GLACIER NATIONAL PARK, Mont. — Night after night it returned, a fearsome thing just out of sight, and no matter where he ran, Ken Larson could not escape.
"Why can't I get out of the woods?" he'd panic. "Why can't I get out of the park?"
He'd wake up, relieved it was just a dream. Then he'd look around the hospital room and feel the throb of his wounds--a gash in his scalp, a trail of holes down his back, a broken bone in his leg--and, with a shudder, he'd remember.
The morning of June 5, Larson went for a walk in Glacier National Park and was attacked by a grizzly bear.
Thirty seconds of terror transformed him from an anonymous tourist into the most talked-about man in the park, a bloody example of what can go wrong when people and predators mix.
And not just in this bear-laden corner of Montana. Across the West, some of America's biggest and scariest carnivores--grizzlies, mountain lions and wolves--are making comebacks, aided by the public's new fondness for predators once reviled and driven nearly to extinction.
Wolves have been returned to Yellowstone National Park, and other reintroductions are proposed: grizzlies to Idaho, wolves to Arizona and New Mexico. In March, California voters retained their state's ban on hunting mountain lions, despite two fatal attacks on people in 1994.
By popular demand, fear is back in the wild, and Ken Larson has felt its bite.
Seventy years old going on 40, Larson was trim and athletic, a retiree who liked to start each day at 6 a.m. with a brisk, four-mile walk.
That was his routine back home in Murrells Inlet, S.C., and he resolved to stick to it while on vacation. He and his wife, Bonnie, arrived in Glacier on June 3, and the next day he asked a park naturalist to suggest a four-mile hike.
Try the Avalanche Lake Trail, the naturalist said. Any grizzlies spotted there, Larson asked. Not recently, the naturalist said. Good, Larson said. He had read a park newsletter warning visitors to keep their distance from bears, and he decided he'd rather not see one.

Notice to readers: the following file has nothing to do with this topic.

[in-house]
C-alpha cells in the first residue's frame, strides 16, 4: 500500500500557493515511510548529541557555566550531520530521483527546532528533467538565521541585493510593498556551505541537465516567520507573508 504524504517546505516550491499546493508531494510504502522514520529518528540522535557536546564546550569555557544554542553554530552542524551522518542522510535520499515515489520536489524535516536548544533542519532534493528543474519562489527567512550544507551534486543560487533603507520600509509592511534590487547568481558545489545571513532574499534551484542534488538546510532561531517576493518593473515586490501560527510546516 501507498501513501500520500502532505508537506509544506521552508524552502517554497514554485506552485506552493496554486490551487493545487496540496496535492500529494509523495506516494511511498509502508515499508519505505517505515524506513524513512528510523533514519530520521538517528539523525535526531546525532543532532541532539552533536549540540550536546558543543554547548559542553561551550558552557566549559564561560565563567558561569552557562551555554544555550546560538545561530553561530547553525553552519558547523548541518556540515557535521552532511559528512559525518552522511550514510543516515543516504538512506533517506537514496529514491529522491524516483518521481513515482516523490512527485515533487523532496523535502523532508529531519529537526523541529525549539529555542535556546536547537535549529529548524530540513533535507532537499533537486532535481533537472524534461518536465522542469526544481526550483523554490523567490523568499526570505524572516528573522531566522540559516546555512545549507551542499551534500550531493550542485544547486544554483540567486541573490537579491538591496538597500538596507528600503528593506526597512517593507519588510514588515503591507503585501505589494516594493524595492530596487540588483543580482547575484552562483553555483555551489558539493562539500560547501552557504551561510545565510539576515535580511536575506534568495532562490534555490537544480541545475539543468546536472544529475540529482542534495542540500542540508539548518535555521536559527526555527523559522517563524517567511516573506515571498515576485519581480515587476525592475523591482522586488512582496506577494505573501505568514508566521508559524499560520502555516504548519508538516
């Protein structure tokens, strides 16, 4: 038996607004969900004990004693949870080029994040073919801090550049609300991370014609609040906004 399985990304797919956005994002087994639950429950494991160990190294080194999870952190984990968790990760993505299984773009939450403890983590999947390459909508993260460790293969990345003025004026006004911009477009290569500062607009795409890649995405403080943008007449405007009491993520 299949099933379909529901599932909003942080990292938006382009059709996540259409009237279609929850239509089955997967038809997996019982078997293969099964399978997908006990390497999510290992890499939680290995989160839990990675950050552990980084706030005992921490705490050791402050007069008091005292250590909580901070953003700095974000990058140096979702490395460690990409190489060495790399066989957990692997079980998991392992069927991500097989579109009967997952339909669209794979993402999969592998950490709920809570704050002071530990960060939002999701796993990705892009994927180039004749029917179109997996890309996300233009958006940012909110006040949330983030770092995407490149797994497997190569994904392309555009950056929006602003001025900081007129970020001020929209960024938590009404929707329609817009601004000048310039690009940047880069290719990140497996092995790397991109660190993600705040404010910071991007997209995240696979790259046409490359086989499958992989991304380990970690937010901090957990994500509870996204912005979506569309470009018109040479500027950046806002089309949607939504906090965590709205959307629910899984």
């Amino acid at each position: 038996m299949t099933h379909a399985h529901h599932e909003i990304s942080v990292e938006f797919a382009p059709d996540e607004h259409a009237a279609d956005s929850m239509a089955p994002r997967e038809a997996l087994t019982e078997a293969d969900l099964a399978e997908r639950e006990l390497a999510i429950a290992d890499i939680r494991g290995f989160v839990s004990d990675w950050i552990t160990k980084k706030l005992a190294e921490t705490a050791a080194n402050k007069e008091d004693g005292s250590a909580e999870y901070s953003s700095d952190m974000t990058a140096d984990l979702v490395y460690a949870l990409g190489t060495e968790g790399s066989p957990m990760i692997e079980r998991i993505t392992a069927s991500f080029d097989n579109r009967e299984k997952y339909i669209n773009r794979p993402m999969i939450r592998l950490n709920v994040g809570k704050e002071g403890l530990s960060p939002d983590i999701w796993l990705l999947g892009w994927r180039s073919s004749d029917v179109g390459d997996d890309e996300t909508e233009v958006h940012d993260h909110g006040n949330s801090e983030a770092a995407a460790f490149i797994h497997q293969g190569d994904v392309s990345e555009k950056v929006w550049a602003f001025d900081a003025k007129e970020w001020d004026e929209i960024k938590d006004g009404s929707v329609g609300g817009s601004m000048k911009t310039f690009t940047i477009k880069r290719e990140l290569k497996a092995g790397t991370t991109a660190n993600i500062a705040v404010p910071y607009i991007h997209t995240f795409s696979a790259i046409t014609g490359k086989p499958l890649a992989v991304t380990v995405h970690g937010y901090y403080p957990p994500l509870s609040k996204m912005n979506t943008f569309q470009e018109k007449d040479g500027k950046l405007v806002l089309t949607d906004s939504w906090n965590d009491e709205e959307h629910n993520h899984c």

The next morning, most guests at the Lake McDonald Lodge, including Bonnie, were still in bed when Larson set out. He drove 10 miles to the trail head, arriving about 6:30 a.m.
"Entering Grizzly Country," warned a sign. "There is no guarantee of your safety."
Larson pressed on, regularly calling out "YO HO!" and "HELLO!" He'd read in the newsletter about making noise to avoid surprising a grizzly.
About 45 minutes out, he realized that he wasn't on the Avalanche Lake Trail. This was the Johns Lake Trail, a less-traveled path branching off the Avalanche. But no matter. This trail was pretty too, and no bears had been seen here either. Besides, it was time to head back.
Larson turned and relaxed again into the rhythm of the hike, reciting bear calls and entertaining random thoughts: Where will Bonnie and I go today? "HELLO!" I wonder what kind of bird that is? "YO HO!"
The morning air was crisp, the forest as peaceful as a church. Sunbeams slanted through the cedars, and Larson walked through columns of shadow and light. He was enchanted.
By the time he saw the grizzly, it was 20 feet away, rushing toward him on the trail, mouth open, teeth bared.
"Oh, my God!" Larson cried. "He's going to get me!"
He jumped off the trail to his left, seeking shelter amid the ferns. He got 10 feet. The bear swatted the back of his head, its knifelike claw slicing a six-inch furrow across his scalp. Larson screamed and crumpled to the ground.
Play dead if a grizzly attacks, the park newsletter said, so Larson curled into a fetal position, his face grinding into hemlock needles as the bear batted him like a rag doll.
Claws and teeth sank into Larson's neck, shoulder and stomach. He tried to keep quiet, but couldn't help moaning. He thought he was going to die.
With one last crunch, the bear clamped onto Larson's left calf, breaking his tibia and ripping out a chunk of flesh bigger than a golf ball. He heard the bear sniff, and then it was gone.
The attack had lasted no more than half a minute.
Larson lay there a minute, maybe two, listening for the bear. Then he staggered to his feet and hobbled down the trail, dragging his left leg and glancing back every few seconds, fearful that the bear would return.
He covered the half a mile to his car in 20 minutes, only to discover that his keys had dropped out of his pocket during the attack.
Luckily, another car soon pulled up. In it were Kim and Tori Ziemann, sisters on a day off from summer park jobs. They wrapped a shirt around Larson's bloody head and helped him into their car, then barreled down the road at 65 mph.
By the time they reached the nurse's station at the lodge, Larson was shivering and very quiet. The nurse laid him on a sleeping bag and snipped open his bloody clothes.
Medics loaded Larson into a helicopter and, as he lay there breathing oxygen through a mask, he felt himself being lifted up and away. At last, he was out of the park.